(Evan Christopher, Photo: Eric Hartman)
If you’ve listened to very early recordings of Jazz (for example, the first instances of recorded Jazz, played by the Original Dixieland Jazz Band), you’ll notice something unusual: the solo is missing. The solo – an artist stepping to the front to improvise on the melody and chord changes while backed by the rest of the band – is such a staple of Jazz that it’s very odd not to hear it in these first recordings.
(Tom Dempsey, Photo Courtesy of the Artist)
When you start playing Jazz Guitar, you may find that the chords you learn in a chord book sound too heavy and too bulky. You might also find that it’s too difficult to move about the fingerboard smoothly when you’re voicing such large chords. However, there’s good news: you don’t have to do those voicings. In fact, with a full rhythm section, you can focus on much sparser outlines of chords for your playing …
(John Coltrane in 1963, Photo: Hugo van Gelderen. Courtesy of Wikipedia)
Today marks what would have been the 89th birthday of the legendary saxophonist, composer, and bandleader John Coltrane!
In celebration, we’ve curated a short playlist on Spotify that plays highlights from his incredibly varied and trailblazing career, from some of his earliest hard bop work, his modal work with Miles Davis, to his groundbreaking quartet, to his ecstatic Free Jazz work that marks his later career.
Click here to listen!
(Matthew Shipp, Photo: Frank Stewart)
If you’re accustomed to playing standards, approaching a freely improvised performance can be a bit daunting. How do you approach playing with others in the absence of chord changes? How do you even begin?
If you’re not familiar with Free Jazz, we posted an intro video on our YouTube page. Additionally, we invited the guitarist Mary Halvorson to offer insights into how to begin working in free improvisation, posted here.
But once you start play with other artists, …
Many beginning Jazz students ask this question: how do you begin to improvise, and how do you practice it?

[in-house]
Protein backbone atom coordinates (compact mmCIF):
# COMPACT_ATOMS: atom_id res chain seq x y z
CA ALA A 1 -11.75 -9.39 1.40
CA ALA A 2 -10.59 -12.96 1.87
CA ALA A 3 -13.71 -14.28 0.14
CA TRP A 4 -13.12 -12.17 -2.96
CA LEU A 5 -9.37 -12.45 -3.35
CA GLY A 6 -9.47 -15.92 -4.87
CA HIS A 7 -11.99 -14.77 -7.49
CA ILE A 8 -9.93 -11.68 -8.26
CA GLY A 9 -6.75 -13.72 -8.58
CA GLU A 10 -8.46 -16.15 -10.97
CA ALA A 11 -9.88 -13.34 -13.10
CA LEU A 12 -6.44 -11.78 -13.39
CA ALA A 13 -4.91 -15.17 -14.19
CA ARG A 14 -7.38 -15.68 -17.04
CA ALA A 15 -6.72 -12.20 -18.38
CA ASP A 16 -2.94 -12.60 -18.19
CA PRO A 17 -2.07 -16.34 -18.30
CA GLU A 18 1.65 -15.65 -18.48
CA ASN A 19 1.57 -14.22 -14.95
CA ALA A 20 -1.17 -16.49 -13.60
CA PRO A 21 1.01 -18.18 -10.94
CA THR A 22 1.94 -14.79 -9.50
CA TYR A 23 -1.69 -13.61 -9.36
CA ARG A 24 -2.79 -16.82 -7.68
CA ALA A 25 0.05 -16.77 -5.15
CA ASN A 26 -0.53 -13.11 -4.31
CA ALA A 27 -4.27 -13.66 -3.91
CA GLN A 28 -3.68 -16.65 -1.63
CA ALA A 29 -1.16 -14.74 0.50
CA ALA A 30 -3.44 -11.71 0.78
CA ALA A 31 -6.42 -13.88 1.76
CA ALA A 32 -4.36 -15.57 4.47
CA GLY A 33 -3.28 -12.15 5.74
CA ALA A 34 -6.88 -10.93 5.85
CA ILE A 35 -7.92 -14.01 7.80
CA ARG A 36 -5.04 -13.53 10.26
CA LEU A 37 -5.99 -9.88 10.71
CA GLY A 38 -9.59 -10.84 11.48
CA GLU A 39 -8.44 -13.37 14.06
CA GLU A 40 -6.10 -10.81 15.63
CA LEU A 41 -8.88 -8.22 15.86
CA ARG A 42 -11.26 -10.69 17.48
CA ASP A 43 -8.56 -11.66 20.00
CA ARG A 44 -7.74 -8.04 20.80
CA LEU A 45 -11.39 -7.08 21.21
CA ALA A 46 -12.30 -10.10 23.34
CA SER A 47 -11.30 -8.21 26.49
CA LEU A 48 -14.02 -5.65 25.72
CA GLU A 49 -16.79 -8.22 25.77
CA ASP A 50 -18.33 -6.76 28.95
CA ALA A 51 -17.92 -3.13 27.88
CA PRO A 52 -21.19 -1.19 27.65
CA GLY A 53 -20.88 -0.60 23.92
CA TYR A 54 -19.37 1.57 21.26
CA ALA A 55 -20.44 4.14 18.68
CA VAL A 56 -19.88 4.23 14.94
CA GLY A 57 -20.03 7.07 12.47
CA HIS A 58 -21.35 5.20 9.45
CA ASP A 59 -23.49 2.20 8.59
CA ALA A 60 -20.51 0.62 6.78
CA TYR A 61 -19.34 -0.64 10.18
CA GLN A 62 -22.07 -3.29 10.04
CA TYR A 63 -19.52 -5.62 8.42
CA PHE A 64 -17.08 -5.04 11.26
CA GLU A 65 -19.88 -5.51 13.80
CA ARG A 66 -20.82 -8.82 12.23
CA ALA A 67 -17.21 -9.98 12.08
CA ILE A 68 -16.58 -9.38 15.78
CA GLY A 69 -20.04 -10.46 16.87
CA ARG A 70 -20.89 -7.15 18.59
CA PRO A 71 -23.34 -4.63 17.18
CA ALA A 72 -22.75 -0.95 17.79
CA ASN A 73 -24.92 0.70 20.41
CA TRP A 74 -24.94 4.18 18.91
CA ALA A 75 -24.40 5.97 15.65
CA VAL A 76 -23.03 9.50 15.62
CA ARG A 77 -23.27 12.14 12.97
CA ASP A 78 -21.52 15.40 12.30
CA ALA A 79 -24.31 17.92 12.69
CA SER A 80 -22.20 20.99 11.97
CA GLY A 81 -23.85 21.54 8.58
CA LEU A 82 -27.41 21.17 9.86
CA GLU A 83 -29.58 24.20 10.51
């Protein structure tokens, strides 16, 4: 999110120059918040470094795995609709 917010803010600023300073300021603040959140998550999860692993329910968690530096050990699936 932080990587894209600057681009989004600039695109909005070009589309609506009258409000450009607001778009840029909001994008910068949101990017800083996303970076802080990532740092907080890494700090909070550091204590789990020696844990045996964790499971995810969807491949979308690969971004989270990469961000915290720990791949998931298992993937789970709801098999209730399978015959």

It can be a daunting challenge, but one way to start is to make a game of it and set sound boundaries for yourself to work around.
Jazz at Lincoln Center Orchestra saxophonist Walter Blanding offers some insights in this Jazz Academy lesson on developing improv games for your practice sessions. Check them out, and give it a try.
Want another practice technique? Check …
Ask any woodwind or brass player what one of the most important practice techniques is, and they’ll almost certainly point you to long tones. What are they, and why are they so important?
Long tones are exactly what they sound like: you play a note into your horn and hold it at a steady volume and pitch for as long as your breath will allow. Then you go up or down and half step and repeat, ultimately going through the full …
On YouTube, Jazz at Lincoln Center just posted a full concert video of its program The Life and Music of Dave Brubeck, which you can see here, or watch below:
The concert offered fresh big band arrangements of classic pieces associated with Brubeck. Earlier, we also created a companion set of videos in which a Jazz quartet performed and discussed great music of the Brubeck Quartet. Find the full playlist here.
Want to learn more? A great piece to start with is …
Papa Jo Jones was without a doubt one of the most influential figures in Jazz drumming. A member of Count Basie’s All-American Rhythm Section, he helped guide jazz drums towards incorporating brushes, keeping time with the hi-hat, and much, much more.
Modern Drummer did a nice feature on him, which you can read here. Additionally, when master drummer Michael Carvin came by our studios to record his wonderful series on the 26 rudiments of drumming, he took a brief break to …
Today marks the birthday of the legendary Thelonious Monk!
A few years ago, pianist Eric Reed helped us mark Monk’s birthday by sharing some of his favorite Monk albums, tunes, sidemen, and more. We’re re-posting them here, as Reed picked out some wonderful selections. Enjoy!
Pianist Eric Reed
Top 5 Favorite Monk Albums
1. Thelonious Monk Trio, (Prestige, 1952)
2. Monk, (Prestige, 1954)
3. The Prophet, (Vogue, 1954)
4. Two Hours With Thelonious, (Riverside, 1961)
5. Mulligan Meets Monk, (Riverside, 1957)
Thelonious Monk, 1947 (Photo: William Gottlieb)
Beginning in the summer of 2015, Wynton Marsalis and the Jazz at Lincoln Center Orchestra will begin a new summer residency in Castleton, Virginia, home of Lorin Maazel and the Castleton Festival. This two-week program, designed and instructed by Wynton Marsalis and a select team of faculty, will serve as a rigorous training institute for 42 of the most advanced and dedicated high school jazz students (grades 9-12). Students will apply by audition and participate in one of two big …